TODAY’S India is in extreme and intense reflection, a burning contemplation, both within individuals and within the society. This is because the Constitution seems to be in confrontation with Religion, society with faith, and politicians with people. In 2019, the people of the country will decide whether they wish to be ruled by the Constitution or Religion. The Indian Constitution mandates an absolute separation between the State and Religion, and the absolute right of the electorate to decide its fate. But the controllers of political and religious powers wish to make Religion more supreme than the Constitution. They want to construct a Theocratic State, like the neighbouring Islamic Republic of Pakistan, which was formed largely on the basis of religious identity, and in opposition to the majority Hindus in the non-partitioned subcontinent.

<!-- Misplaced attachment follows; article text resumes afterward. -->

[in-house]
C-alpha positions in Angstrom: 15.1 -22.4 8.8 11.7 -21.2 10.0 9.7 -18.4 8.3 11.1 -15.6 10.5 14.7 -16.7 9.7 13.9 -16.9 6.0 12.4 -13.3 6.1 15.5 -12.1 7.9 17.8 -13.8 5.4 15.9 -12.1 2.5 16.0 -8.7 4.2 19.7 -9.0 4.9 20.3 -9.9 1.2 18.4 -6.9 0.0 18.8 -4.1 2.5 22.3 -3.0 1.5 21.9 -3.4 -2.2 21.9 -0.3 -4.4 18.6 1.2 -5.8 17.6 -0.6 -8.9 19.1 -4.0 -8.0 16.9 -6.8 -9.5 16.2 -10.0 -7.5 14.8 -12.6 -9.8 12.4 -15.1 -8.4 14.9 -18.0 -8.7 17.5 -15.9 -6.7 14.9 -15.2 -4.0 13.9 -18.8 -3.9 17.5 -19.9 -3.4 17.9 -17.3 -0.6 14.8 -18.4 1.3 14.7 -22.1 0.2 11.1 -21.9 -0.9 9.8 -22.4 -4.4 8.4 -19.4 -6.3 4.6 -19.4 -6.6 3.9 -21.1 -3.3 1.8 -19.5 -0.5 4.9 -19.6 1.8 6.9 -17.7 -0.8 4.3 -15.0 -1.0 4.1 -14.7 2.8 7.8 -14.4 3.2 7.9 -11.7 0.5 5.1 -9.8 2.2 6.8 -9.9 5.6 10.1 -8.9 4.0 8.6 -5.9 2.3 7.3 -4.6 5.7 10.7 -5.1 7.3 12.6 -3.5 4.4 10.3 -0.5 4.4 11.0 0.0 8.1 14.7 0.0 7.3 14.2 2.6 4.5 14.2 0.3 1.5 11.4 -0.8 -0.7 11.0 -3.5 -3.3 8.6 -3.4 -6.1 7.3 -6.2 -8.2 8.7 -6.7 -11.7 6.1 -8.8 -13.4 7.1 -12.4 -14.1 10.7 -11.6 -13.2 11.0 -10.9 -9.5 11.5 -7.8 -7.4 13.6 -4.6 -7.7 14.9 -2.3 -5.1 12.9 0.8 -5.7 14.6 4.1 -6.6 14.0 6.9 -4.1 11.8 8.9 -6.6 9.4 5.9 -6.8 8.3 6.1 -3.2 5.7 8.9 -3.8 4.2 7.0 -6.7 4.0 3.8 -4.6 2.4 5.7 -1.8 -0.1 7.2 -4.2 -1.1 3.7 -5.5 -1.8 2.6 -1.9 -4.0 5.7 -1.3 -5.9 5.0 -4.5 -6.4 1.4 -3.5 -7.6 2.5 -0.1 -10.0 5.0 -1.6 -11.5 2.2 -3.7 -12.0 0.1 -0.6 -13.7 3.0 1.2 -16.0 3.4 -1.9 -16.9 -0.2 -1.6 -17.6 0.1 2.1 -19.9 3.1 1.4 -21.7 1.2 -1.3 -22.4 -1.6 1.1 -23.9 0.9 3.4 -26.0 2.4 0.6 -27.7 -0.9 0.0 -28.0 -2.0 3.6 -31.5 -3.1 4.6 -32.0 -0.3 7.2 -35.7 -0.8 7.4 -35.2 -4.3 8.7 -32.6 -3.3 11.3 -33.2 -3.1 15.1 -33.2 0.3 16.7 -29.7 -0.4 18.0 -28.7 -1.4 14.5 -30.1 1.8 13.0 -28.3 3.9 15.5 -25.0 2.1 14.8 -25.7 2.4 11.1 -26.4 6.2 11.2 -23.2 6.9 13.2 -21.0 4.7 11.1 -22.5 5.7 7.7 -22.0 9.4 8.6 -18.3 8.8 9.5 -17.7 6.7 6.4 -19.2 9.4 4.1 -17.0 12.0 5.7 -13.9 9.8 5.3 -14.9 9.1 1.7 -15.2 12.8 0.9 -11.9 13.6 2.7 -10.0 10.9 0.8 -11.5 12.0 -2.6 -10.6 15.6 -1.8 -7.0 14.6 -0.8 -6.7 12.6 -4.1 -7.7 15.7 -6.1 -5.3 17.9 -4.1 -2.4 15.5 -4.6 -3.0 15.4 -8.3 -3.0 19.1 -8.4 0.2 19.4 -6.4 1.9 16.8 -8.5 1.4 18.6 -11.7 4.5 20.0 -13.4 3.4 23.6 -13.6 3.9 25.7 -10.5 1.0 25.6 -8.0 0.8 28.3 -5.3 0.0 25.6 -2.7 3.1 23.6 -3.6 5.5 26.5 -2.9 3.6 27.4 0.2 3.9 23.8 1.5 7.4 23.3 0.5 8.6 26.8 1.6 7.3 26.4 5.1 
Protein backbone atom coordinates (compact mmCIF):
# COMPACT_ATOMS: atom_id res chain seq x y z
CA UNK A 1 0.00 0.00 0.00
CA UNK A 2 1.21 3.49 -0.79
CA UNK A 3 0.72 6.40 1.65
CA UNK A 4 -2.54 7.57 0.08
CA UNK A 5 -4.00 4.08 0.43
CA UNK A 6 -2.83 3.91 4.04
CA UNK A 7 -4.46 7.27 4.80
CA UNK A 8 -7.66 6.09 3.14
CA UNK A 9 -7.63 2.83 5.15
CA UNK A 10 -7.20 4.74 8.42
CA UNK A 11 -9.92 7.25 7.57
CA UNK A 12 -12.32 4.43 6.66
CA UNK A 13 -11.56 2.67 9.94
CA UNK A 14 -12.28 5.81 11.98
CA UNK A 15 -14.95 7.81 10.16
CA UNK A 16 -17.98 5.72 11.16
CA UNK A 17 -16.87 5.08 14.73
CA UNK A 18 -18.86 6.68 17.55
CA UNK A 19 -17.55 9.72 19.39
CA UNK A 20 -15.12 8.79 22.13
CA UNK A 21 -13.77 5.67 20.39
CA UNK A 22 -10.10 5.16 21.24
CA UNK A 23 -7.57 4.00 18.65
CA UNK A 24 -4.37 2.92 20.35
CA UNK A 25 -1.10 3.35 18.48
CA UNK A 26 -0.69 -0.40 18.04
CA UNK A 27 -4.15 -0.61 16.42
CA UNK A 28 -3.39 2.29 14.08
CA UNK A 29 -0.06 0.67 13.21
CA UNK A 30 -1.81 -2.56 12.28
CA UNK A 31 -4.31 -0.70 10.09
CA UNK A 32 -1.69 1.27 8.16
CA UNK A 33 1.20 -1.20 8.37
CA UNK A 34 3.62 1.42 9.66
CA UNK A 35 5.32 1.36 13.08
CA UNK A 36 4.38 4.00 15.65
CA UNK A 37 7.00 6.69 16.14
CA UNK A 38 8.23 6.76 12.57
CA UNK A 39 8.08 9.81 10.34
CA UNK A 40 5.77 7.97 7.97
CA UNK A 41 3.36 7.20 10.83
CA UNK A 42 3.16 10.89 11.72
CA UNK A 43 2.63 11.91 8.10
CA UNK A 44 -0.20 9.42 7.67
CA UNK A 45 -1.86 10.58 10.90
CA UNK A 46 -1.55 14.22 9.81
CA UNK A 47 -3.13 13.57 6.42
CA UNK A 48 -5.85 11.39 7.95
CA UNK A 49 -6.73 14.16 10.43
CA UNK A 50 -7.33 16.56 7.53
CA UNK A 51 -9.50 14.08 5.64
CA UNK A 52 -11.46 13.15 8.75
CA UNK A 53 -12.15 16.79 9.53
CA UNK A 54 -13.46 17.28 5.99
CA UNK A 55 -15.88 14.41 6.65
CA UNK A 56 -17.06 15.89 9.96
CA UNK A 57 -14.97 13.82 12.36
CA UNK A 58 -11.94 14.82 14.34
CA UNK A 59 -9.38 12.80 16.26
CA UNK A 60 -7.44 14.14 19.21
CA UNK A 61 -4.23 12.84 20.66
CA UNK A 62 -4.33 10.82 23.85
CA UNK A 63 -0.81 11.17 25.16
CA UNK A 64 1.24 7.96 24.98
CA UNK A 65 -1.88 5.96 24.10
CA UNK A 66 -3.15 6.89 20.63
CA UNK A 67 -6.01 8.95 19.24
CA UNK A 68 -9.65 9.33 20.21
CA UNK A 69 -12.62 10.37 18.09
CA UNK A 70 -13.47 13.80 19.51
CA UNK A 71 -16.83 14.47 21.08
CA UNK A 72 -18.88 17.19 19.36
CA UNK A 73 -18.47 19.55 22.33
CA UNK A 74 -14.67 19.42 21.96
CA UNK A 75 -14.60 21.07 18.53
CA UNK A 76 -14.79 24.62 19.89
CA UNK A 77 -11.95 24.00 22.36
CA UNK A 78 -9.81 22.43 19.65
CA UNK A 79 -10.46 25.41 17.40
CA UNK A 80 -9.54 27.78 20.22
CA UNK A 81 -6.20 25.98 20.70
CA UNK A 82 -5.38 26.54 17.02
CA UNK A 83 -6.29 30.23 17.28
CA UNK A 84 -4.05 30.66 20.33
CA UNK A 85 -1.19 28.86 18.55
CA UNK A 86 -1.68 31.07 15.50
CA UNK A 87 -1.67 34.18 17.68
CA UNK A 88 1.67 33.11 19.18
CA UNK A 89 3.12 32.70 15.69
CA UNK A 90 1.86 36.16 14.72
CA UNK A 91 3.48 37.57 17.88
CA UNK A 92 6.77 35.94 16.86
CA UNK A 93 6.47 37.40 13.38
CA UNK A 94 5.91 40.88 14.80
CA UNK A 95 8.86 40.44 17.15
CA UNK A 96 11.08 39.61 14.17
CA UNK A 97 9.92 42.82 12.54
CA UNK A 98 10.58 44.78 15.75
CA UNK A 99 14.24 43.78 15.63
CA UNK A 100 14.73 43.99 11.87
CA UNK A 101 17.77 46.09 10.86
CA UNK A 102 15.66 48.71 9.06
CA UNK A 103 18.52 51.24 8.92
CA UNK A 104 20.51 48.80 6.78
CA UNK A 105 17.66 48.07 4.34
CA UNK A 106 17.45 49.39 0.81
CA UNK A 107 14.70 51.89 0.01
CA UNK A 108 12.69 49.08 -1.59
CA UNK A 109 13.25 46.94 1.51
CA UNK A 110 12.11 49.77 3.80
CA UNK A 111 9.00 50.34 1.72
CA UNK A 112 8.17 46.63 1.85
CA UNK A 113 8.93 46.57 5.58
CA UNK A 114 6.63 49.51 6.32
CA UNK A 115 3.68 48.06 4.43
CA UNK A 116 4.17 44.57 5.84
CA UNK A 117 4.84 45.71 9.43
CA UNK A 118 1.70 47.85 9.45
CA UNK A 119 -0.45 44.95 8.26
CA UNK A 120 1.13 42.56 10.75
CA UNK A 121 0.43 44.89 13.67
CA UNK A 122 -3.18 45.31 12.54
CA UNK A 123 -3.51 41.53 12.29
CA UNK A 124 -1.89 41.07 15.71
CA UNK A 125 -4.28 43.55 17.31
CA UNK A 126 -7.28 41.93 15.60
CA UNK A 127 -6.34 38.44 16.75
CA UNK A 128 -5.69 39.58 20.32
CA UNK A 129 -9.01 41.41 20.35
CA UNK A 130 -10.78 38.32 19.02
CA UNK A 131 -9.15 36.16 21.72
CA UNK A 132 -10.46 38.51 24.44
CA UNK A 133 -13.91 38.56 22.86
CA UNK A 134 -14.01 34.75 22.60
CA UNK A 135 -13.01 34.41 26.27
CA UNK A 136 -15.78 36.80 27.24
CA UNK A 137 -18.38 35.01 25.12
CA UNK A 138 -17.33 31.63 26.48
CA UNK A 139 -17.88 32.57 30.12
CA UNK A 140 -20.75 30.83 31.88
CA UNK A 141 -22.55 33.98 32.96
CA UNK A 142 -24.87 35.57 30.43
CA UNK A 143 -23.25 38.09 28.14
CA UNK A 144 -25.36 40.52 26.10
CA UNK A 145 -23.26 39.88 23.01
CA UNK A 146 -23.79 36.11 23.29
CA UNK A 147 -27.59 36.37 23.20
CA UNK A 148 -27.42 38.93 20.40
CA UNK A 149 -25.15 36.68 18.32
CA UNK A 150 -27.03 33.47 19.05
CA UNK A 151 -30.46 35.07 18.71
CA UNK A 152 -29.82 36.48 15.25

The Indian citizen will need to answer foundational questions that will decide the shape of the society in this century. Should the Constitution continue to rule the society and nation? Should Religion decide? Should faith, which is intensely personal and a matter of individual choice, be imposed on all the citizens? Who will be the future rulers and emperors of India—politico-religious leaders or people committed to the Constitution? In fact, should India remain a secular democracy, or transform into a theocratic State? Do we need to change the Constitution?